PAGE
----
“What is the coolest thing you have found?”
For archaeologists it is a question that comes up often. Sometimes the answer begins with a polite explanation to clarify that archaeology does not involve digging up dinosaur bones in Drumheller. If that step can be skipped, there are a number of ways I may choose to answer the question. A simple answer that requires little to no extra explanation is often given if I feel lazy or am short of time; everyone knows what an arrow head is, so I describe the handful of knapped projectile points I have found over the years. But if feeling talkative, I mention a small group of artifacts I found at a site in northern Alberta that provide a true glimpse of a single moment in time.
While surveying forest cutblocks northeast of Conklin, Alberta, I was tasked with assessing the north side of one of the many small pot hole lakes that dot the region. High ground next to water usually has great archaeological potential, so I began shovel testing along the south edge of a large flat hill. Finding only sand, I turned my attention to the sloping terrain leading down towards the lake shore.
The slope of the terrain did not look promising, but two narrow ridges offered access to the water and a closer view of the lake. Sure enough, we identified a site by shovel testing midway down the slope. The first artifact I found was a beautiful chert flake retouched on one side to make a cutting or scraping tool.
Like the projectile points I sometimes mention, it had the obvious beauty that comes with a tool made from intricately working a piece of stone, and like most tools it was likely a valued item carried from one location to another. No doubt a very “cool” artifact, but one with a somewhat mysterious past because its presence at the site came at the end of its life when it was either discarded or lost. The artifacts that excite me the most are those tied to a single location and time.
Roughly 30 meters away from the retouched flake was a group of artifacts that reflected one of those tangible moments in time. Less than twenty centimetres apart, two fist-sized stones were found, one intact, the other with several flakes removed.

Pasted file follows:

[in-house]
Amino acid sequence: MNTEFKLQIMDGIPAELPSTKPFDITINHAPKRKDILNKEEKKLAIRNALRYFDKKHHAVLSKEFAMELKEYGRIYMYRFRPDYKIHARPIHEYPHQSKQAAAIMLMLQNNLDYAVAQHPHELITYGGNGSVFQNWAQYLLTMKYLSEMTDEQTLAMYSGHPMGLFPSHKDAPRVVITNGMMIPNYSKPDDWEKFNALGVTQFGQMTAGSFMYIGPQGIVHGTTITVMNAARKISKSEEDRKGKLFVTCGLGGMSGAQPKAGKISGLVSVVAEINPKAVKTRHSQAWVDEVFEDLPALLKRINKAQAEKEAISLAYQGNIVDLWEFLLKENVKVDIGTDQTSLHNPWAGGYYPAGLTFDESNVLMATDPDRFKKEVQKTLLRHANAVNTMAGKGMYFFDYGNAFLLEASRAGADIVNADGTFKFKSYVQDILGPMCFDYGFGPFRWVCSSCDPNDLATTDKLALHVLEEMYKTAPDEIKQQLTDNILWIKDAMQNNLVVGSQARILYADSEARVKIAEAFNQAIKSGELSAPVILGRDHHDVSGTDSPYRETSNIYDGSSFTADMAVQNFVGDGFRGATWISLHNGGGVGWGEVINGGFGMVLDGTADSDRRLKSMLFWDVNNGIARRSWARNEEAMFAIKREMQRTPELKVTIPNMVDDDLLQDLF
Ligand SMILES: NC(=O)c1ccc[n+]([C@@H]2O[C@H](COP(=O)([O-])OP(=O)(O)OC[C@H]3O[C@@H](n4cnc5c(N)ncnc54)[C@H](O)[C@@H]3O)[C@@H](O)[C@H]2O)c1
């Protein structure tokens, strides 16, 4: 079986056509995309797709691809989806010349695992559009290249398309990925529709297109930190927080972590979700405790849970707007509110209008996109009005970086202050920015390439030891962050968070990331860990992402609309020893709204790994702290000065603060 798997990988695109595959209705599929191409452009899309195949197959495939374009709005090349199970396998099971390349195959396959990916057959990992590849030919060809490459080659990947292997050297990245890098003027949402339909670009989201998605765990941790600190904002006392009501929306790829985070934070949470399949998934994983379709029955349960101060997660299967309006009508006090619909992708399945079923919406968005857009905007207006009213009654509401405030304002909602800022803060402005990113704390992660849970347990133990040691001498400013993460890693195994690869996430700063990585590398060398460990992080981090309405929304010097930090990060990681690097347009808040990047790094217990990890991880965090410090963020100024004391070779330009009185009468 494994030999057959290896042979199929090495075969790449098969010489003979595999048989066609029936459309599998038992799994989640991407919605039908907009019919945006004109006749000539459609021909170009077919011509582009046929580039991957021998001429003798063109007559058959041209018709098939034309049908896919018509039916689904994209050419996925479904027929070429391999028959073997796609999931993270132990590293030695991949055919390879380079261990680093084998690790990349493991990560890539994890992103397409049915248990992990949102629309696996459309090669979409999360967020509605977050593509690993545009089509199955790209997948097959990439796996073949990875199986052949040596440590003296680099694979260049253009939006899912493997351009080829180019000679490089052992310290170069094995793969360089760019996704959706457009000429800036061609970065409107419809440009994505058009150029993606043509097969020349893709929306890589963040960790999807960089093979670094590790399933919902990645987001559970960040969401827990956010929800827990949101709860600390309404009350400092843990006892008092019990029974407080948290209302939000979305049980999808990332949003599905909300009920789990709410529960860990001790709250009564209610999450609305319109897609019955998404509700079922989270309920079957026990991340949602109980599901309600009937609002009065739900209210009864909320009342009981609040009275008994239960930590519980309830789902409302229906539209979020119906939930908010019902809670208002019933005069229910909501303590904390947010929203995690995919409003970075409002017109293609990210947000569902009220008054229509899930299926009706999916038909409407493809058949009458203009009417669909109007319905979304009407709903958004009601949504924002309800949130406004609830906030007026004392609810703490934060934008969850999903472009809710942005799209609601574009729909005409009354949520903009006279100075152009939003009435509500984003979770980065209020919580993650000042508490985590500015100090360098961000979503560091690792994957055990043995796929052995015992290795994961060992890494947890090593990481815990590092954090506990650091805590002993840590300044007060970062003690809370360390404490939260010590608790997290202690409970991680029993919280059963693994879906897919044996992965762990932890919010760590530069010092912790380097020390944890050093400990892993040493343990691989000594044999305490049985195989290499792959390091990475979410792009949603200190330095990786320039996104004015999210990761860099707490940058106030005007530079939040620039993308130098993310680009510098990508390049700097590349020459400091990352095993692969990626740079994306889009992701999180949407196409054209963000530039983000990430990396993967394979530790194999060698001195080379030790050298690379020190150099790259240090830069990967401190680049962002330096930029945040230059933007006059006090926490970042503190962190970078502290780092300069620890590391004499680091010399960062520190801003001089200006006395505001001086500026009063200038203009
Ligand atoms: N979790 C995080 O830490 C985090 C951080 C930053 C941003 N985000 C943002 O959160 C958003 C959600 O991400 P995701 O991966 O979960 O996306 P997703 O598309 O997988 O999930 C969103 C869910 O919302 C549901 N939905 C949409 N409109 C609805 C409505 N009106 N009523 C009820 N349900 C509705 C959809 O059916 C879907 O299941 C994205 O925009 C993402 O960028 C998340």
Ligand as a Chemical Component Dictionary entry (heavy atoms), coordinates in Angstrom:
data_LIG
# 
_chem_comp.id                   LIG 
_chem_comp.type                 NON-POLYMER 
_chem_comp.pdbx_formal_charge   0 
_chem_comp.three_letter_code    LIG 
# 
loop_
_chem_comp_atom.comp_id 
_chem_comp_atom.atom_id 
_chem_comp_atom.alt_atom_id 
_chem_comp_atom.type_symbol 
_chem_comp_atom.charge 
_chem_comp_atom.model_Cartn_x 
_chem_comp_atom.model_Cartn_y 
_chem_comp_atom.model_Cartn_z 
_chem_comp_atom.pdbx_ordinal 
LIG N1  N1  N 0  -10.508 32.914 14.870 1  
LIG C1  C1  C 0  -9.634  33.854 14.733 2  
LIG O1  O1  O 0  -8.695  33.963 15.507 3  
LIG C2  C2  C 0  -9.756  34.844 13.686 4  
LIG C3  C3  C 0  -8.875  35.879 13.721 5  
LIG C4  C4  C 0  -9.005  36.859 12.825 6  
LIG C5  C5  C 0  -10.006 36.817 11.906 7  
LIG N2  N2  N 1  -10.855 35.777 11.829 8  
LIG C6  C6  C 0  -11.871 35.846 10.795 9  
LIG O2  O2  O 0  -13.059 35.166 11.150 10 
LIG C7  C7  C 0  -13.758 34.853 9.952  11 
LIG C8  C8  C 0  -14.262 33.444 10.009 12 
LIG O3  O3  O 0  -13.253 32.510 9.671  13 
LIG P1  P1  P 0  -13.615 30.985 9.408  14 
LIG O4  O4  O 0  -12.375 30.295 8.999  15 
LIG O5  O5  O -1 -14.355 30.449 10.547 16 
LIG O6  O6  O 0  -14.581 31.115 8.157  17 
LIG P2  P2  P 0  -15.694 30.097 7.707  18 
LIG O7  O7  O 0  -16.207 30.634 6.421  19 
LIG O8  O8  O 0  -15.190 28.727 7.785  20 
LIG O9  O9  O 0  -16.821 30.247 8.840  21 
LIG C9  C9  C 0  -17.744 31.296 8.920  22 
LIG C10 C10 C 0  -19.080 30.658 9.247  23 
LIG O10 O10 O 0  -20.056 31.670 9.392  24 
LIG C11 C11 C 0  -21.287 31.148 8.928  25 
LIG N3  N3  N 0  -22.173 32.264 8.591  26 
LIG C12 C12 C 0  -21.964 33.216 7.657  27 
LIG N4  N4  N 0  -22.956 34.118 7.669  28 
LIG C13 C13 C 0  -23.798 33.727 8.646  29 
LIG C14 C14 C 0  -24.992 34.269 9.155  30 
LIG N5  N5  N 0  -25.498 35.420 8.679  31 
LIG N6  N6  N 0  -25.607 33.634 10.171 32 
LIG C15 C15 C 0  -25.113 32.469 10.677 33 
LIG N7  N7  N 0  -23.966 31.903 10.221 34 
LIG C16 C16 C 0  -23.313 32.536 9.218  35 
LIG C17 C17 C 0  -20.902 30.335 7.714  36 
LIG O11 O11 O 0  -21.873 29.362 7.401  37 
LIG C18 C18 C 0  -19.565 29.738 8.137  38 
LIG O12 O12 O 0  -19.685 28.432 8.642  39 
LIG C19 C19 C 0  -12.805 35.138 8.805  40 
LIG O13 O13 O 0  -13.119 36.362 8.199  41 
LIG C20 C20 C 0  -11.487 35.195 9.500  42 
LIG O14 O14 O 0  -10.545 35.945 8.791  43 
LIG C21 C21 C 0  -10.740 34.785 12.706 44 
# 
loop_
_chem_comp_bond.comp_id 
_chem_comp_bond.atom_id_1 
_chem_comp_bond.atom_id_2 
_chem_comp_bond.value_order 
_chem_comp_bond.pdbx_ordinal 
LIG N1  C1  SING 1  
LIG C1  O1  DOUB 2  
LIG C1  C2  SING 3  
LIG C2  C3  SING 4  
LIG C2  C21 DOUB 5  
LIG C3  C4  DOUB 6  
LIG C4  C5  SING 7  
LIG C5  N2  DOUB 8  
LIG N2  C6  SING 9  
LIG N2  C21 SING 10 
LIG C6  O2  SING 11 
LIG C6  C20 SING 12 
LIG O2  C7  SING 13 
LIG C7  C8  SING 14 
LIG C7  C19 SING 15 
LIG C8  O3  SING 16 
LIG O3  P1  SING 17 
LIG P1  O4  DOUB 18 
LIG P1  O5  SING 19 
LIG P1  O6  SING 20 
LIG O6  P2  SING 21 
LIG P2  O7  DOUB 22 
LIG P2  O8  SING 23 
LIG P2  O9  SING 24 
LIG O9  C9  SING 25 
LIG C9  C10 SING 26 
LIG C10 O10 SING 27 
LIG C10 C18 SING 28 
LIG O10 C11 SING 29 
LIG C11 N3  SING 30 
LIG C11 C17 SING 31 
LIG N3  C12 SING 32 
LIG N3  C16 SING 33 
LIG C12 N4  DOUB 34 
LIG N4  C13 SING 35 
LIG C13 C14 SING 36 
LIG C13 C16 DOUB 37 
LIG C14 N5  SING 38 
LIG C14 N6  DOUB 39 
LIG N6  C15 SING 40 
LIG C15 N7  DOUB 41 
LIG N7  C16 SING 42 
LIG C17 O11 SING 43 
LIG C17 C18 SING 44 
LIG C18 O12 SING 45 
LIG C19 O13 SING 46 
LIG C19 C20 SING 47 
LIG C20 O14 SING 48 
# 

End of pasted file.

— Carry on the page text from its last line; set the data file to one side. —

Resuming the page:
The story the artifacts tell is one we sometimes see at archaeological sites where cobbles are a main source of lithic material. The larger stone, known as a hammerstone, was used to strike the smaller quartzite stone to test it in an effort to see whether it was a good material for making stone tools. After three strikes their work was interrupted or their mind was made up because the hammerstone, the tested quartzite cobble, and the flakes were abandoned. Although its possible the person who struck those rocks broke off that flake they were after, I think it is much more likely that they were disappointed with their results.
Vincent Jankunis is a Project Archaeologist with Ember Archaeology. He is our lead for Forestry work, and our expert in historic period sites. Vince is also our key contact for work in the Territories. After completing his Bachelor’s degree at the University of Alberta he began his professional career in the Boreal forest of northeast British Columbia. In 2011, Vince joined Ember Archaeology where he has continued to specialize in the Boreal Forest archaeology while expanding into other landscapes within his home province of Alberta.